Composition and Chemistry
TES carbon monoxide validation with DACOM aircraft measurements during INTEX-B 2006
Article first published online: 20 DEC 2007
Copyright 2007 by the American Geophysical Union.
Journal of Geophysical Research: Atmospheres (1984–2012)
Volume 112, Issue D24, 27 December 2007
How to Cite
2007), TES carbon monoxide validation with DACOM aircraft measurements during INTEX-B 2006, J. Geophys. Res., 112, D24S48, doi:10.1029/2007JD008803., et al. (
- Issue published online: 20 DEC 2007
- Article first published online: 20 DEC 2007
- Manuscript Accepted: 27 SEP 2007
- Manuscript Revised: 26 JUN 2007
- Manuscript Received: 13 APR 2007
- TES CO validation;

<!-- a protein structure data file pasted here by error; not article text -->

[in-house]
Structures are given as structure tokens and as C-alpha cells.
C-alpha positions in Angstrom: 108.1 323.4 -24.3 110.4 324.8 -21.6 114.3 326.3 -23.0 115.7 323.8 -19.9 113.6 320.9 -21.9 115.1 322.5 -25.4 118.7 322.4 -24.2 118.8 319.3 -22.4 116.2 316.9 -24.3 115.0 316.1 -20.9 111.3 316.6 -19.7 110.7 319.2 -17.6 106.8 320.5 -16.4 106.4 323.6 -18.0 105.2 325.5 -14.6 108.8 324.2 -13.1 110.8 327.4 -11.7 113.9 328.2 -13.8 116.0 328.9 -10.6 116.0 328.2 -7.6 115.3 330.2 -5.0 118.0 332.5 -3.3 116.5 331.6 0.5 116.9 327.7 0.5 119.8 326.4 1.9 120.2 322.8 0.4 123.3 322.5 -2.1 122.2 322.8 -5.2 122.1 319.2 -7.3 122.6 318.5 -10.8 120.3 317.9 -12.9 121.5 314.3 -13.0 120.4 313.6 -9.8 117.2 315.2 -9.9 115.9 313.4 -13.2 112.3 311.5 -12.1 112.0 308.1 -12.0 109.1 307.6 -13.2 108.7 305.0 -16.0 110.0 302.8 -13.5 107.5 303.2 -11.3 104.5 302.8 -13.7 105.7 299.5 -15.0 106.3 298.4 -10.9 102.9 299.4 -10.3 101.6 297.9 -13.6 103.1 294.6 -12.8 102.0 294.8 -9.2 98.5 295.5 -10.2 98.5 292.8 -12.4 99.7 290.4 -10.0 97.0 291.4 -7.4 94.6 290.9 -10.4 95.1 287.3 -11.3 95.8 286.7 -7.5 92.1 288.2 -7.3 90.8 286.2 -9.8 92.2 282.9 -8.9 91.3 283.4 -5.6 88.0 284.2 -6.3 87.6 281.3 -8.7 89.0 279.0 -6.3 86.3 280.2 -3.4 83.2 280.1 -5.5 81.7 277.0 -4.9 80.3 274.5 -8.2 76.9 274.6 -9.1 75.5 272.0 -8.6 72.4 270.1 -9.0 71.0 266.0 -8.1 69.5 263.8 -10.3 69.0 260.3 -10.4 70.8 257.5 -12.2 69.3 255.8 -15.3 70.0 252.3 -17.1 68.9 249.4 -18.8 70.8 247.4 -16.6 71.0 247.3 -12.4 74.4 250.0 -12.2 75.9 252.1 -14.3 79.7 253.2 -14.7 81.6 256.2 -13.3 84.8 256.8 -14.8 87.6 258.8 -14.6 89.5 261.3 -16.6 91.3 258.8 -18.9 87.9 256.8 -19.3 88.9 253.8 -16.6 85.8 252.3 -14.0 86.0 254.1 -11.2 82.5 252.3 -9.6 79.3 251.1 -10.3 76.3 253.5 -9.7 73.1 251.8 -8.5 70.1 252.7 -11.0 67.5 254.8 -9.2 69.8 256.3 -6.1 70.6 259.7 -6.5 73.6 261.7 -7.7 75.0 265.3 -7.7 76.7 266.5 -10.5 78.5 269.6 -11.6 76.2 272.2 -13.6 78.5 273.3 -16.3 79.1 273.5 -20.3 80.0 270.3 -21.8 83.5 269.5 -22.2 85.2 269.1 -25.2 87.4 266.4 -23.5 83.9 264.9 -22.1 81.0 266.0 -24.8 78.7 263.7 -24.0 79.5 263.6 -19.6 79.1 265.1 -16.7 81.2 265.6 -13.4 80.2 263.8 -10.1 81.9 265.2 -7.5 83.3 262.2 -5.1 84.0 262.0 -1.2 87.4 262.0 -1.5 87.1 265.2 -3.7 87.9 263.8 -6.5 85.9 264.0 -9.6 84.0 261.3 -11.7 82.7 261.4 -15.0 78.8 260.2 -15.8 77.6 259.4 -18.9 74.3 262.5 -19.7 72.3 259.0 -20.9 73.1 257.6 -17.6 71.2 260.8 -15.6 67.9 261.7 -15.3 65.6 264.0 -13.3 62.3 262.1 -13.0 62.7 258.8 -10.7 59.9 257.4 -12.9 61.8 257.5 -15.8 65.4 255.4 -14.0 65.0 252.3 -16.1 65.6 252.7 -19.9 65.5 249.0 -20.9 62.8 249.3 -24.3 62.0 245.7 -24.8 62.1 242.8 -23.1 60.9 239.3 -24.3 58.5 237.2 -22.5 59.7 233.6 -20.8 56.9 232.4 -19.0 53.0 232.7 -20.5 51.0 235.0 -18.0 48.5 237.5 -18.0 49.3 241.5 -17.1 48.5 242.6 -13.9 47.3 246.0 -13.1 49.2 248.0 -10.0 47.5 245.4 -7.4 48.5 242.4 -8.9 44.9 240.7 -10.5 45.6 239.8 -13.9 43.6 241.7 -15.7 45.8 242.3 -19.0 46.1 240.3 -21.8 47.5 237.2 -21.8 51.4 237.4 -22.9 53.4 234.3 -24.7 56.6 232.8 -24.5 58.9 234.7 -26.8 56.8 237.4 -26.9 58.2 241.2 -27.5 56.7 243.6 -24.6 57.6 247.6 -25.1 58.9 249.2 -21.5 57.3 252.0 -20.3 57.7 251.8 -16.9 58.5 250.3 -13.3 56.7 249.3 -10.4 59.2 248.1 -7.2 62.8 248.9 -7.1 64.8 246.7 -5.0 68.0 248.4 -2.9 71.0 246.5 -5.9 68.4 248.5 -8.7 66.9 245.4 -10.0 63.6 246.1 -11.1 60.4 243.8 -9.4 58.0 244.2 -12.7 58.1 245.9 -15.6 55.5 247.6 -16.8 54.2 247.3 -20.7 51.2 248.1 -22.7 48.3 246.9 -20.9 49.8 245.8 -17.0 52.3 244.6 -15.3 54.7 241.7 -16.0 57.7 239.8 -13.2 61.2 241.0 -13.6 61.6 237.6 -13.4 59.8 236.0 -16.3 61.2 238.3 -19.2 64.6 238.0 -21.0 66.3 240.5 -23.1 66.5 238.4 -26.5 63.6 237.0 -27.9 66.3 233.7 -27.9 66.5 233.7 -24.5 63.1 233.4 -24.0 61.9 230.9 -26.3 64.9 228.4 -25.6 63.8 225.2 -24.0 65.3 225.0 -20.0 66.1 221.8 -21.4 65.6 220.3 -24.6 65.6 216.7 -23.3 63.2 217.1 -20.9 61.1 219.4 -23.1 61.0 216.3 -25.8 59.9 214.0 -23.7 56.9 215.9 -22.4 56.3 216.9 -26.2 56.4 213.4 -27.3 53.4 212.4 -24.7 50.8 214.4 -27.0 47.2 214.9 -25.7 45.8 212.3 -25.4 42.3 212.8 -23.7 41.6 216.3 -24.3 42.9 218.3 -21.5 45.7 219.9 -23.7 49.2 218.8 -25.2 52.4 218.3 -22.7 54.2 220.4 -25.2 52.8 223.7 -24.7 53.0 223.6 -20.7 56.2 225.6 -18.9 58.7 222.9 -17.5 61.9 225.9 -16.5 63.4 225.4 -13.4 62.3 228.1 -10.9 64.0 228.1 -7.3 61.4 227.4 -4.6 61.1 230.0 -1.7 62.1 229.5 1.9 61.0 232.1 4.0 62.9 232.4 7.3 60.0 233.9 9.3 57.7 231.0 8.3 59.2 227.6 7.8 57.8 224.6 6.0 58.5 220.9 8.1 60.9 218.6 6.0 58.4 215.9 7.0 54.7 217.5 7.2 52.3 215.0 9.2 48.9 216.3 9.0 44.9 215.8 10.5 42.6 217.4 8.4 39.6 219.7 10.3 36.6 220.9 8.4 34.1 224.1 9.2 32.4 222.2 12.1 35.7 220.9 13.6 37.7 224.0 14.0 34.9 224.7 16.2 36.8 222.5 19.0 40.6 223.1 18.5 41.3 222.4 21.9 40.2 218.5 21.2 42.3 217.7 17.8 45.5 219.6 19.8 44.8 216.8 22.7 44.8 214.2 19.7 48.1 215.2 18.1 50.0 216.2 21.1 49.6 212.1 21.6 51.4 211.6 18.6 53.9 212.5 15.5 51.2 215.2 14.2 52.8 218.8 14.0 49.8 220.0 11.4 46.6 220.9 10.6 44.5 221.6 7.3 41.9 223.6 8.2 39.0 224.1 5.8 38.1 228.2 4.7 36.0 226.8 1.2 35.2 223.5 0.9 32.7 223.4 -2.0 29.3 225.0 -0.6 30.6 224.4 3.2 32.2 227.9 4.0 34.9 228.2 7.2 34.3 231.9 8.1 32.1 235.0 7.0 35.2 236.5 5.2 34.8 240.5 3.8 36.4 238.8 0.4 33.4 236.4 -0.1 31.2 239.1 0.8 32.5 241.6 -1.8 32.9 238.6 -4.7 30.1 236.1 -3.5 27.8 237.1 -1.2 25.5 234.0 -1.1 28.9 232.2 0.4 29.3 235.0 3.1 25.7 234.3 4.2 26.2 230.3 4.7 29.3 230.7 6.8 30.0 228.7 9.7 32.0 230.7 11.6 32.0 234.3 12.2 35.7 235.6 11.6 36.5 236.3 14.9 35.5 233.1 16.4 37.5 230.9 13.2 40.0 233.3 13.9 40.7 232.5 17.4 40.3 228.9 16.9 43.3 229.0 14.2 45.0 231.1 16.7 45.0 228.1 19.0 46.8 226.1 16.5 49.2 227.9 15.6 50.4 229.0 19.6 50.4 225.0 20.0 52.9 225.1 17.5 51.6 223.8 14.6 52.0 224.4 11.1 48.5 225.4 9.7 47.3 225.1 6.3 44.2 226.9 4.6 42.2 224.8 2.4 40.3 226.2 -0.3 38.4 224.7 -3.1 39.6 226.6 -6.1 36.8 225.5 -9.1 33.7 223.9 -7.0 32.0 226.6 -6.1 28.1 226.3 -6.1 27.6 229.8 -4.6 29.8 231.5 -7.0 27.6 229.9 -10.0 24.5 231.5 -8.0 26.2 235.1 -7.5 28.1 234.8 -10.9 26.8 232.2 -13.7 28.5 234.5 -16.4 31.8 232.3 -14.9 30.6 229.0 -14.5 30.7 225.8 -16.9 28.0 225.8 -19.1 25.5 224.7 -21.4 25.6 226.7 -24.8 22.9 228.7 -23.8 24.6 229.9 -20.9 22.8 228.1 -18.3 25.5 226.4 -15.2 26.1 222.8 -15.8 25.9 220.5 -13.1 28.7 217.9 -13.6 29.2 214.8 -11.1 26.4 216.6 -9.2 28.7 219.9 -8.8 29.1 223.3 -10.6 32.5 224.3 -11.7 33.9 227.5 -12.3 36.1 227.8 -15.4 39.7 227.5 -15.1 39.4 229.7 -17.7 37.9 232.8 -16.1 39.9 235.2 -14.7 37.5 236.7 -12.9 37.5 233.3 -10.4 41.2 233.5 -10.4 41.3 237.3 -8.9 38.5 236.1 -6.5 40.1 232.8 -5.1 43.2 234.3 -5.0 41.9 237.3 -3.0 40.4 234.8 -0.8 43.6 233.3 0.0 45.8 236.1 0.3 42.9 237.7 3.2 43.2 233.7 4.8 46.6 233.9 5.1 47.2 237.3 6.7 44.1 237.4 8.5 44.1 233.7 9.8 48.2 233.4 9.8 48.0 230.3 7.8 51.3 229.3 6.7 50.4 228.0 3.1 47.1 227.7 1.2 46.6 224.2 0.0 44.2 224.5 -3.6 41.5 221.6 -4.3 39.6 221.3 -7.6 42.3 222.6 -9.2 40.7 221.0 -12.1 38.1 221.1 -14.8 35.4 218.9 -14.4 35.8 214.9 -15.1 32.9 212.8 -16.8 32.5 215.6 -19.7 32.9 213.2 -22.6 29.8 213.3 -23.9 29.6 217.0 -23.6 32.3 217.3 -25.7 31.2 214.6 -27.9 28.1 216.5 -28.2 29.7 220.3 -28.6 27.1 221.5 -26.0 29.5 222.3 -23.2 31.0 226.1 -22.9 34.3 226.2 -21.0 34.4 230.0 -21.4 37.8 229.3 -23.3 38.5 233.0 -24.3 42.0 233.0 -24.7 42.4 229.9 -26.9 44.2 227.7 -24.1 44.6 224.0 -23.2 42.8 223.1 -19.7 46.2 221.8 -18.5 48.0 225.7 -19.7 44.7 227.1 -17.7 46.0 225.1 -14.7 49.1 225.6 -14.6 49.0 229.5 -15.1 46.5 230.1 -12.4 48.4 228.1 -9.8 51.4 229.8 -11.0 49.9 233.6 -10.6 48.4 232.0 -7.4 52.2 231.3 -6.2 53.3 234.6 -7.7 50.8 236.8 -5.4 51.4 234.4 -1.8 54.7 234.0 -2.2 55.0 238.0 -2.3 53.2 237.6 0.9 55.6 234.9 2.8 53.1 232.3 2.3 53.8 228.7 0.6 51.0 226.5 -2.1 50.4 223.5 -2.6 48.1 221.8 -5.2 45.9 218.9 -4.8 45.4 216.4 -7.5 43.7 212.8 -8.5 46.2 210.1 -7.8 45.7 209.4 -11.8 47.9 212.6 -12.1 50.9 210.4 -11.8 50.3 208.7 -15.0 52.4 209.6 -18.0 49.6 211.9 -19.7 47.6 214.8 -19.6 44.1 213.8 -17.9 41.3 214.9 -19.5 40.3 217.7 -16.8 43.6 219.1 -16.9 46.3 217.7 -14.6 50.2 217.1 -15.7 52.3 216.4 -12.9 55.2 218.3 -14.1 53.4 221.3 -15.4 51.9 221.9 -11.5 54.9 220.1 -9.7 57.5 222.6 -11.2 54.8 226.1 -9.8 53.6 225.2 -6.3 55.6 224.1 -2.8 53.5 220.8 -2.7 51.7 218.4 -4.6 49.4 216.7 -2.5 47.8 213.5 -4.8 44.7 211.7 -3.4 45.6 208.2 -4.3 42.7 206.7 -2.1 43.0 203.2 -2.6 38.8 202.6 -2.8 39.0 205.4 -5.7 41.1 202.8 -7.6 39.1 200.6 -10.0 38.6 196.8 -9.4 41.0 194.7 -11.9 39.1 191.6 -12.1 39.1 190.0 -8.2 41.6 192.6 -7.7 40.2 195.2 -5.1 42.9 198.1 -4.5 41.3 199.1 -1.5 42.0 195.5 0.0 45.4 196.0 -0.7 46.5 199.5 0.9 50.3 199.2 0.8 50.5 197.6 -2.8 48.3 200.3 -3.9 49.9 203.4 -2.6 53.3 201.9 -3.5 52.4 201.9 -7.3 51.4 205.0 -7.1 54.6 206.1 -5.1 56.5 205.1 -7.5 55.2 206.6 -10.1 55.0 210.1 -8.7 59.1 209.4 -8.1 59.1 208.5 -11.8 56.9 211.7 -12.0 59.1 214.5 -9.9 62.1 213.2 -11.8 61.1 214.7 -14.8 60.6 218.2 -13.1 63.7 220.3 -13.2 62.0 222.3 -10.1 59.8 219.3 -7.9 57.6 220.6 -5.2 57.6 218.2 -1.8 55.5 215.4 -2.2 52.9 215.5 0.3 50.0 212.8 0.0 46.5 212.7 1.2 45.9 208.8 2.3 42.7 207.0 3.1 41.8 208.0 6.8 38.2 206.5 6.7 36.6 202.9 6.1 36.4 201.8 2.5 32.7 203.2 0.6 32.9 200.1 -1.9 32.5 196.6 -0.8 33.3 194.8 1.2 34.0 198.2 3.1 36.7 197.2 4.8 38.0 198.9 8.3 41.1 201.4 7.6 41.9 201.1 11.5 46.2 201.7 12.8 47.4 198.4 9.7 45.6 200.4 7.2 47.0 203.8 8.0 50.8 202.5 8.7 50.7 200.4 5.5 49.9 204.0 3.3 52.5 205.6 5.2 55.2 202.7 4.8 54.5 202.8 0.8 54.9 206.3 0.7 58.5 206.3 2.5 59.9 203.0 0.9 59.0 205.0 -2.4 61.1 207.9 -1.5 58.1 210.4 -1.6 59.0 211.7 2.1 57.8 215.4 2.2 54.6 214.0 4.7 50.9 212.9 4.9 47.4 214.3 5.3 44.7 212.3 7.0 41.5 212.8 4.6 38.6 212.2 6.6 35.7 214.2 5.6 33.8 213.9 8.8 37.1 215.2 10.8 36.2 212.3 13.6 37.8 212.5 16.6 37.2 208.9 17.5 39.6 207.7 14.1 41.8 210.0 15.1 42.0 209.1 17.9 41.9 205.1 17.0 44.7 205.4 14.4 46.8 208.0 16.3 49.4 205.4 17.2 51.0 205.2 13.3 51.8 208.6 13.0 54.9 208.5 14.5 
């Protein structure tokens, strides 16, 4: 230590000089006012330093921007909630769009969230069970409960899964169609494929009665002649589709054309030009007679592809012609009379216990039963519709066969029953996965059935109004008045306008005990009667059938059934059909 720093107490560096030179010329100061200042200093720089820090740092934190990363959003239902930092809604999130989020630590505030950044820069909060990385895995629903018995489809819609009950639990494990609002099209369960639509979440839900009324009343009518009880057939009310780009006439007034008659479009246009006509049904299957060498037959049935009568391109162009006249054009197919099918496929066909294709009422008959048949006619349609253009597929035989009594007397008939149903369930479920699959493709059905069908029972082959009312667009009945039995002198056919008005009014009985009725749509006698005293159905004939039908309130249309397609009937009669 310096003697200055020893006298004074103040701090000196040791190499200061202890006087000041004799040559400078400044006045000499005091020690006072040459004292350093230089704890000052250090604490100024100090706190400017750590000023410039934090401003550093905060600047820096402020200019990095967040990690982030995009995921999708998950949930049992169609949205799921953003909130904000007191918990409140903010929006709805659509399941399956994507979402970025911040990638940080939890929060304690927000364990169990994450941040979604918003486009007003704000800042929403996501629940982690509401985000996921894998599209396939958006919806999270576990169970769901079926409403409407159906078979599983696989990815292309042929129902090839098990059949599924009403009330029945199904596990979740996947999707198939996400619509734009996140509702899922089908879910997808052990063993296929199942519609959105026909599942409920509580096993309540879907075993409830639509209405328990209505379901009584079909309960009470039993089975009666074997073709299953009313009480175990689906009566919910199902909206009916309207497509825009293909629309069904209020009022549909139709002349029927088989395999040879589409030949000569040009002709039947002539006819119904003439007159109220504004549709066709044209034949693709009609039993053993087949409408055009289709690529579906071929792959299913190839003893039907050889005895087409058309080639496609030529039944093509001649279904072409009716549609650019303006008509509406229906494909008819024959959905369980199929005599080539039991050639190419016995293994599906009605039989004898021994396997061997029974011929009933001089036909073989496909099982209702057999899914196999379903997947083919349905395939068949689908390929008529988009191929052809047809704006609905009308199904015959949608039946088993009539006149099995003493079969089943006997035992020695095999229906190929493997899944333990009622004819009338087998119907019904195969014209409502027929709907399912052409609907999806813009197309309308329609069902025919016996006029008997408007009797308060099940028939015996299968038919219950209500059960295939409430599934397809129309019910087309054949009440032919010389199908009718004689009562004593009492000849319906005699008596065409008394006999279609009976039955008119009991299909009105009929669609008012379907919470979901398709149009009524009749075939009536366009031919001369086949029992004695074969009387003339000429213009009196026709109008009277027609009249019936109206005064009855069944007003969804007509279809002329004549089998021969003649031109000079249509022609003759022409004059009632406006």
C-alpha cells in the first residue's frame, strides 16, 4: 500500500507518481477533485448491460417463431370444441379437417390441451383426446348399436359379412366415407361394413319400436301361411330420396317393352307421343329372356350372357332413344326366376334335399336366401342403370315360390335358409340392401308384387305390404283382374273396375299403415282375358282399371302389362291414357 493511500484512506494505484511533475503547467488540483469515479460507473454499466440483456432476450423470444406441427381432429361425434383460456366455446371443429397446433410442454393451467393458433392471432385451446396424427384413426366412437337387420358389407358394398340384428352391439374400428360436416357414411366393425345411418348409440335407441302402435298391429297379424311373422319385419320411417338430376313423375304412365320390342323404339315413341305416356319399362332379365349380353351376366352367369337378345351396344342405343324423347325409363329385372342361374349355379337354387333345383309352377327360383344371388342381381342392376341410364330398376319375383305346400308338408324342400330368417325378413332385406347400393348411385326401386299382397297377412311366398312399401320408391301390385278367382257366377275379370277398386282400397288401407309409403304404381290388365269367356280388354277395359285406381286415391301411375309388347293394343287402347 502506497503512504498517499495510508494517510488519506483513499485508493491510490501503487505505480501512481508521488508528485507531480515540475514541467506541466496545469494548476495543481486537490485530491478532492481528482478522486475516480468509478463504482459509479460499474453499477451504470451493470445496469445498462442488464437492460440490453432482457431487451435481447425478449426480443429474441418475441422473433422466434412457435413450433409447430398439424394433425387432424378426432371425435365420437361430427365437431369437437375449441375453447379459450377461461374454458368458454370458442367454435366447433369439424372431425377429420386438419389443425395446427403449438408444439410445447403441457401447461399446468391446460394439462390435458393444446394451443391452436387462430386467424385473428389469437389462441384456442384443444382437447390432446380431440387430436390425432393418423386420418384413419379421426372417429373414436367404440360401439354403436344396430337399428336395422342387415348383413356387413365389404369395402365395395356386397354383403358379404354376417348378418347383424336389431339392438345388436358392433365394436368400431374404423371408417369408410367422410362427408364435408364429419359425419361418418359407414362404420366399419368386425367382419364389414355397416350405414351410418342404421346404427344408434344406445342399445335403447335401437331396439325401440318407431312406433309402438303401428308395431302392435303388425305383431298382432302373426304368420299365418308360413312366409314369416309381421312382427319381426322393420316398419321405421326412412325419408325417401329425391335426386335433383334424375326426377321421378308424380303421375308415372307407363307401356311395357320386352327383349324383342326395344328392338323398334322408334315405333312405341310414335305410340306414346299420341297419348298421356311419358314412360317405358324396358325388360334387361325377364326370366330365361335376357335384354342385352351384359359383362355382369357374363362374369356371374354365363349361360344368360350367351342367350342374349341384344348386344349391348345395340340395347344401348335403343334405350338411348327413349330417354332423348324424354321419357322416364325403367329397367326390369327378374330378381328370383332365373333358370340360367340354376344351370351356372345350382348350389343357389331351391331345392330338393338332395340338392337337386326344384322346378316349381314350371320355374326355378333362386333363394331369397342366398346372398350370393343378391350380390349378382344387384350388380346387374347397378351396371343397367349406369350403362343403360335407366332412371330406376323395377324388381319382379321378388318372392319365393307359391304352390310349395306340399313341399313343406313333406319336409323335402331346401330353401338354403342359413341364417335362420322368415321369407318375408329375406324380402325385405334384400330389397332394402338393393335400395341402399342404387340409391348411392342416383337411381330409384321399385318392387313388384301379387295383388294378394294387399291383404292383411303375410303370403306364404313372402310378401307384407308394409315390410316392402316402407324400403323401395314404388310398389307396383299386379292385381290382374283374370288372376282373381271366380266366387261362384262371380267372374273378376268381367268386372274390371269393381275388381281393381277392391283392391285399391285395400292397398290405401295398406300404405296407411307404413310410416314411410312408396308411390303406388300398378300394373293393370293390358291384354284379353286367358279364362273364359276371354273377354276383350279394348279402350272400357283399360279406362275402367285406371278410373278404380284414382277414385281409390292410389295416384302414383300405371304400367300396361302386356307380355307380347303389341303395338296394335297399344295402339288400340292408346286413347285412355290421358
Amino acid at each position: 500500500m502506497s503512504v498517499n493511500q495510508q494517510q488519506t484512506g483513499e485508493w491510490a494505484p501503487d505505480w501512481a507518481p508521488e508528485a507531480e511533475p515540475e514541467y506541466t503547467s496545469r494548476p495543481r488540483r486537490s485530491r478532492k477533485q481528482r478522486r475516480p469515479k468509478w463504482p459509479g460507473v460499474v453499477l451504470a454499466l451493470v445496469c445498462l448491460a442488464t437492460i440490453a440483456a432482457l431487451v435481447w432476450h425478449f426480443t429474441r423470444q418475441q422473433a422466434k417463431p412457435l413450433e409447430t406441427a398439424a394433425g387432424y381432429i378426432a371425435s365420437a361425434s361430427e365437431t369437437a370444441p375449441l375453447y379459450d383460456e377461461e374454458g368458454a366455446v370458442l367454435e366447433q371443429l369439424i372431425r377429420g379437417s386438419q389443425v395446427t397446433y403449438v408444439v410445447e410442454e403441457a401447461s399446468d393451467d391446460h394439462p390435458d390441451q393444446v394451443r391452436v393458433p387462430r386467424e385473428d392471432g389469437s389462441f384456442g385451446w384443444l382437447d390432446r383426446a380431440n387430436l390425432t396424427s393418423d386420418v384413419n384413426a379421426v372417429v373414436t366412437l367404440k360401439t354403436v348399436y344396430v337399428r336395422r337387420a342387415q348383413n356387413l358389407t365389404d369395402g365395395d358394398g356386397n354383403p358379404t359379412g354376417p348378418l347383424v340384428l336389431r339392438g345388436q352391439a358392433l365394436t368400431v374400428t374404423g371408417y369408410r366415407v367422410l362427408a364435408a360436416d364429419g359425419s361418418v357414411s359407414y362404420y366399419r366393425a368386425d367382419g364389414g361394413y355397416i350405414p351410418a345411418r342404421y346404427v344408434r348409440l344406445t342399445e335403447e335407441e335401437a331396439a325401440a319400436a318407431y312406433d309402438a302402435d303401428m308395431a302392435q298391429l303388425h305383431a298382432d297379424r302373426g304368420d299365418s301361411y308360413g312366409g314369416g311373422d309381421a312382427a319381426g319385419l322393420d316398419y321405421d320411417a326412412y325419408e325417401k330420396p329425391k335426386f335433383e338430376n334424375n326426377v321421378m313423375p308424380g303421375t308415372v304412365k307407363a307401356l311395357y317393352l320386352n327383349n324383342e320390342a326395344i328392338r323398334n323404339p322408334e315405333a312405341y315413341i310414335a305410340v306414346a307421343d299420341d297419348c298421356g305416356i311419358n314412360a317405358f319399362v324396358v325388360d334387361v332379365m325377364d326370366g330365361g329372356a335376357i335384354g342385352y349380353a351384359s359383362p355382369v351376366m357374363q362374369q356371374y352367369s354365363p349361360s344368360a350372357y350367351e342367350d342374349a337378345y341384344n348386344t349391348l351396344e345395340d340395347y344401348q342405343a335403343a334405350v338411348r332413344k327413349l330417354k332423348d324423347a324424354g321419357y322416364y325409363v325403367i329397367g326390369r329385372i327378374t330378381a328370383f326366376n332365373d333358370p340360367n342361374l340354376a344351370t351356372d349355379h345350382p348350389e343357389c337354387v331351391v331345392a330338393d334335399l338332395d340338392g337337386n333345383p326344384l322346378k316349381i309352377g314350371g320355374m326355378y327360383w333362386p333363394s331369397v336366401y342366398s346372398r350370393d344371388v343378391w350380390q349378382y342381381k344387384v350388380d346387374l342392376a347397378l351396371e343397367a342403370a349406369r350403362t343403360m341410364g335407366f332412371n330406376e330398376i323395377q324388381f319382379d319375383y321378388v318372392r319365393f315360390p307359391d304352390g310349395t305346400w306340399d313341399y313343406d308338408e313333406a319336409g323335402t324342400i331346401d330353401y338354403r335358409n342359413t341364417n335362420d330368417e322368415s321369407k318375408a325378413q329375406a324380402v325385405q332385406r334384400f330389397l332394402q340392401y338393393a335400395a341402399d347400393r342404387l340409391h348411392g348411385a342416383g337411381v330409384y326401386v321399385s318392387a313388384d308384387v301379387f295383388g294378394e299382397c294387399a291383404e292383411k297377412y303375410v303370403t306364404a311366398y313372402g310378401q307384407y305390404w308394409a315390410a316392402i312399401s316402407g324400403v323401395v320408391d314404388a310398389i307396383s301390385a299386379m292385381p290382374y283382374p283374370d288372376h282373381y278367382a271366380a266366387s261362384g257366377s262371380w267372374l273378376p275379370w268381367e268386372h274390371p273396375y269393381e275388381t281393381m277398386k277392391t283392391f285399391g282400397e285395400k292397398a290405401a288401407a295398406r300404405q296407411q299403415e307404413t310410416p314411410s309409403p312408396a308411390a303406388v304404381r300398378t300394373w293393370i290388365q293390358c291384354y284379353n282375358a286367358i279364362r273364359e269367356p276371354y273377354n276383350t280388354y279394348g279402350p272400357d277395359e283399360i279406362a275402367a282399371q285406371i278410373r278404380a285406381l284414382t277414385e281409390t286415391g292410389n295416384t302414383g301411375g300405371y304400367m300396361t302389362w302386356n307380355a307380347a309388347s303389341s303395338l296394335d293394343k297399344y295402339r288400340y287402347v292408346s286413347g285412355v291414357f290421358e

Validation of Tropospheric Emission Spectrometer (TES) tropospheric CO profiles with in situ CO measurements from the Differential Absorption CO Measurement (DACOM) instrument during the Intercontinental Chemical Transport Experiment (INTEX)-B campaigns in March to May 2006 are presented. For each identified DACOM CO profile, one to three TES CO profiles are selected closest in location to the small area that the DACOM profile covers. The time differences between the comparison profiles are within 2 hours. The DACOM CO vertical profiles are adjusted by applying nearest coincident TES averaging kernels and the a priori profiles. This step accounts for the effect of the vertical resolution of the TES CO retrievals and removes the influence of the a priori assumptions in the comparisons. Comparison statistics for data taken near Houston in March 2006 show good agreement between TES and the adjusted DACOM CO profiles in the lower and middle troposphere with a correlation coefficient of 0.87. On average, the TES CO volume mixing ratio profile is 0–10% lower than the adjusted DACOM CO profile from the lower to middle troposphere. This is within the 10–20% standard deviations of the TES or DACOM CO profiles taken in the Houston area. The comparisons of TES and DACOM CO profiles near Hawaii and Anchorage in April to May 2006 are not as good. In these regions the aircraft DACOM CO profiles are characterized by plumes or enhanced CO layers, consistent with known features in the tracer fields due to transpacific transport of polluted air parcels originating from East Asia. Although TES observations over the Pacific region also show localized regions of enhanced CO, the coincidence criteria for obtaining good comparisons with aircraft measurements are challenging. The meaning of validation comparisons in profile portions where TES retrievals have little sensitivity is addressed. Examinations of characteristic parameters in TES retrievals are important in data applications.